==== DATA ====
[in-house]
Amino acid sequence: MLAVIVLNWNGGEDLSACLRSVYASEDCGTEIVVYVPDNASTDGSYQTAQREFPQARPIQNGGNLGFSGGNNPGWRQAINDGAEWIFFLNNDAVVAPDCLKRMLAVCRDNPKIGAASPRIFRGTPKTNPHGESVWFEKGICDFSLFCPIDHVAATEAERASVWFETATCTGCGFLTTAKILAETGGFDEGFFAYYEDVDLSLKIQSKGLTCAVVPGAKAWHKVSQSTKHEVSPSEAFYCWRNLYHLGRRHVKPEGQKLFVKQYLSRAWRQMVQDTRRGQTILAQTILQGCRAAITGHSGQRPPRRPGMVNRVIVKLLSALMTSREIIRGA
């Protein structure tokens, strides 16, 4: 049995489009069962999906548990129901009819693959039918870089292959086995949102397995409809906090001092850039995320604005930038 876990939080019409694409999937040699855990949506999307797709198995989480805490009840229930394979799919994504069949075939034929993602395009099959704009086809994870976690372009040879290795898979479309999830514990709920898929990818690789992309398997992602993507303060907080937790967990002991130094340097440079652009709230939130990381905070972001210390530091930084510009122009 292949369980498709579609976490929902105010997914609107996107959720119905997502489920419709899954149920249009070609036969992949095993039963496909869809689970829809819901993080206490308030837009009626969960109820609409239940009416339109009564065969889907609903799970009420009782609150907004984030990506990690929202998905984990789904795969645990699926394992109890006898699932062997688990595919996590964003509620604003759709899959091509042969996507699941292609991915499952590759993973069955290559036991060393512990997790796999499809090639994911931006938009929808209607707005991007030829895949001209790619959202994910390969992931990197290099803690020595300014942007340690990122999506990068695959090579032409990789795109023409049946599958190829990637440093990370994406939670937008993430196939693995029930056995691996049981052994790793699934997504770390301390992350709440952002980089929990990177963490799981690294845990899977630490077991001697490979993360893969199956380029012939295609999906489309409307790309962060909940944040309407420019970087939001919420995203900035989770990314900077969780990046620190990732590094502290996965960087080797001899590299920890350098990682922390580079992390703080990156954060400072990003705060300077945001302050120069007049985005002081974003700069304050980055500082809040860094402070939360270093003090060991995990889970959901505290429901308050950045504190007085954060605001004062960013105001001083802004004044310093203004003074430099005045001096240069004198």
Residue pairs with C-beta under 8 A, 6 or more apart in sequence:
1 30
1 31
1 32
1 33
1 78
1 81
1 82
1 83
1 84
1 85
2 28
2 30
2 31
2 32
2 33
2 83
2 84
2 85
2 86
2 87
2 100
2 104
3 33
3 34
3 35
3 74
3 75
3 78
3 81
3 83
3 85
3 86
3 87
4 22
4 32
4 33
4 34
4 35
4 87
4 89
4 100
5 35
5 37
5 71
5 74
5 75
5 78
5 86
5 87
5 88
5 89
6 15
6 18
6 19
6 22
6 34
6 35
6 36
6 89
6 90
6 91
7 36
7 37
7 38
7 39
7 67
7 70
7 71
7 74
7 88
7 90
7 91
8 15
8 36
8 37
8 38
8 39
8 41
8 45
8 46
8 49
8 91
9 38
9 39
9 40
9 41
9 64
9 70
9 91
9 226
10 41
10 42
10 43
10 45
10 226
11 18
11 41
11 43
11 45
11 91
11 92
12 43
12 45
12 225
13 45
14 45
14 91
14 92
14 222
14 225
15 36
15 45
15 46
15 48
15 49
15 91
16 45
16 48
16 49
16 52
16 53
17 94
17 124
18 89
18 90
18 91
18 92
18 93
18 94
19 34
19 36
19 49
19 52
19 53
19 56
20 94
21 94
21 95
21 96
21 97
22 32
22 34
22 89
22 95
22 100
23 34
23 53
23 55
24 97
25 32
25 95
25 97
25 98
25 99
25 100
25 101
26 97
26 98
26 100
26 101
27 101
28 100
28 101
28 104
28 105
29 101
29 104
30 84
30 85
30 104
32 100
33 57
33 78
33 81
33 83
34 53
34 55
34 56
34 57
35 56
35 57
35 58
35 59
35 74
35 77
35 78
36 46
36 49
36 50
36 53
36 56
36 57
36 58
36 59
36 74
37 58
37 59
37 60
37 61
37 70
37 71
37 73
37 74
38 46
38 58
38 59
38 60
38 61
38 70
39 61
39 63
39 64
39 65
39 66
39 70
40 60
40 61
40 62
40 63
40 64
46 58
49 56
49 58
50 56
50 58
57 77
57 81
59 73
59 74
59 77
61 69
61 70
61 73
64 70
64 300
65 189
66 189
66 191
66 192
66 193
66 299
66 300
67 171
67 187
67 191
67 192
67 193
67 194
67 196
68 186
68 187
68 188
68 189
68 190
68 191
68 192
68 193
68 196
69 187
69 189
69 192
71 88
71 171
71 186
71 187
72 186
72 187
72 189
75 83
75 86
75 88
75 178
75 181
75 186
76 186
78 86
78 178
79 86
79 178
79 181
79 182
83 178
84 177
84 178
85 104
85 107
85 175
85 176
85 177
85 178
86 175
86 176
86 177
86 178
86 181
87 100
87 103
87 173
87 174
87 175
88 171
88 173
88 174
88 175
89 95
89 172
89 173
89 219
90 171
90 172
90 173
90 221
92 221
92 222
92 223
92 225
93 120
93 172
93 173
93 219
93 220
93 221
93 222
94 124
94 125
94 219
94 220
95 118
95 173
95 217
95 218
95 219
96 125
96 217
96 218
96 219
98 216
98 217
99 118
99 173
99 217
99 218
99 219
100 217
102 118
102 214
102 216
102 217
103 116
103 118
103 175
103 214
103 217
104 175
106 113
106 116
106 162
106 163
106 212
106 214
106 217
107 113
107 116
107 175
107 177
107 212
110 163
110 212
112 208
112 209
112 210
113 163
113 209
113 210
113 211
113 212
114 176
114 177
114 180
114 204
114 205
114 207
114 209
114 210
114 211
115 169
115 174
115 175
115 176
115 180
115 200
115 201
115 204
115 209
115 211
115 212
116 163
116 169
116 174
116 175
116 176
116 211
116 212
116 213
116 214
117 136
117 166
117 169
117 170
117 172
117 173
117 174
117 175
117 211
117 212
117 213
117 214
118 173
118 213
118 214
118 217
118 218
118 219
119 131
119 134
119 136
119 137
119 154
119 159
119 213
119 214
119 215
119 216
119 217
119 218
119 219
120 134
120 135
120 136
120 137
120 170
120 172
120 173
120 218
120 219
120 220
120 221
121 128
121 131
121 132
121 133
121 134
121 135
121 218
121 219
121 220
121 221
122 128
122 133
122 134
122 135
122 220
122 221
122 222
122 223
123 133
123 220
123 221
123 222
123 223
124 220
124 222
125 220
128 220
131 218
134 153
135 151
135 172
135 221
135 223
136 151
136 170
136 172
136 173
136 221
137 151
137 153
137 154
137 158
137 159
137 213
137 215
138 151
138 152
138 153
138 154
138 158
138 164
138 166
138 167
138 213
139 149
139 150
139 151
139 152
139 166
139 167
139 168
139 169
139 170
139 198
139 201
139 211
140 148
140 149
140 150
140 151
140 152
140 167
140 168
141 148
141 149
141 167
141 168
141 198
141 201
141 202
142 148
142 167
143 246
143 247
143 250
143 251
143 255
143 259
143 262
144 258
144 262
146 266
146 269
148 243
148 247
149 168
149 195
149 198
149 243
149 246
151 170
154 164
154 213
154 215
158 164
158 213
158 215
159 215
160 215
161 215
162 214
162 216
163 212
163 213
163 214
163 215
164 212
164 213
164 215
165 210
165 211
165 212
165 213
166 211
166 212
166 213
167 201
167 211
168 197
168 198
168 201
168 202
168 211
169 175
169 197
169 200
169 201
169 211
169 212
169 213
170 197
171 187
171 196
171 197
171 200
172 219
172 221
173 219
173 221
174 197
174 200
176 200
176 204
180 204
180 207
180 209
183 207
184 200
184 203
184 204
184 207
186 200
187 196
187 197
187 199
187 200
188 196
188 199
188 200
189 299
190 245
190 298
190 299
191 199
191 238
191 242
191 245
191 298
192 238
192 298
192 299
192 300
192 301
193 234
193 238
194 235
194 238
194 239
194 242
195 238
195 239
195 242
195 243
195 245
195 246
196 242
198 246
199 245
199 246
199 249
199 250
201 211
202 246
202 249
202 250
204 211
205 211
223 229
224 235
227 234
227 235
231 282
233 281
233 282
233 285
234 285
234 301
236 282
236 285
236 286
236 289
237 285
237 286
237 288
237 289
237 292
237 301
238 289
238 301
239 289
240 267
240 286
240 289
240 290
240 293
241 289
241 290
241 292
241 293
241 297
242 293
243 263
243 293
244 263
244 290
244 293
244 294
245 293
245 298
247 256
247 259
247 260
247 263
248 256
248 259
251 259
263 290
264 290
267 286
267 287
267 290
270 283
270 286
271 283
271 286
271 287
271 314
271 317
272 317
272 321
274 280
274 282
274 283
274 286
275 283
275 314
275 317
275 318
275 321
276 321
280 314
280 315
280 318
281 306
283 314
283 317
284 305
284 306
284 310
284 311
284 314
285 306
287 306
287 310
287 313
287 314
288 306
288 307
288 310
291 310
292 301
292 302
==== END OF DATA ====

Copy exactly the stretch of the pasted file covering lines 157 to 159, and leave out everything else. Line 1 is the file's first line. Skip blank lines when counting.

25 98
25 99
25 100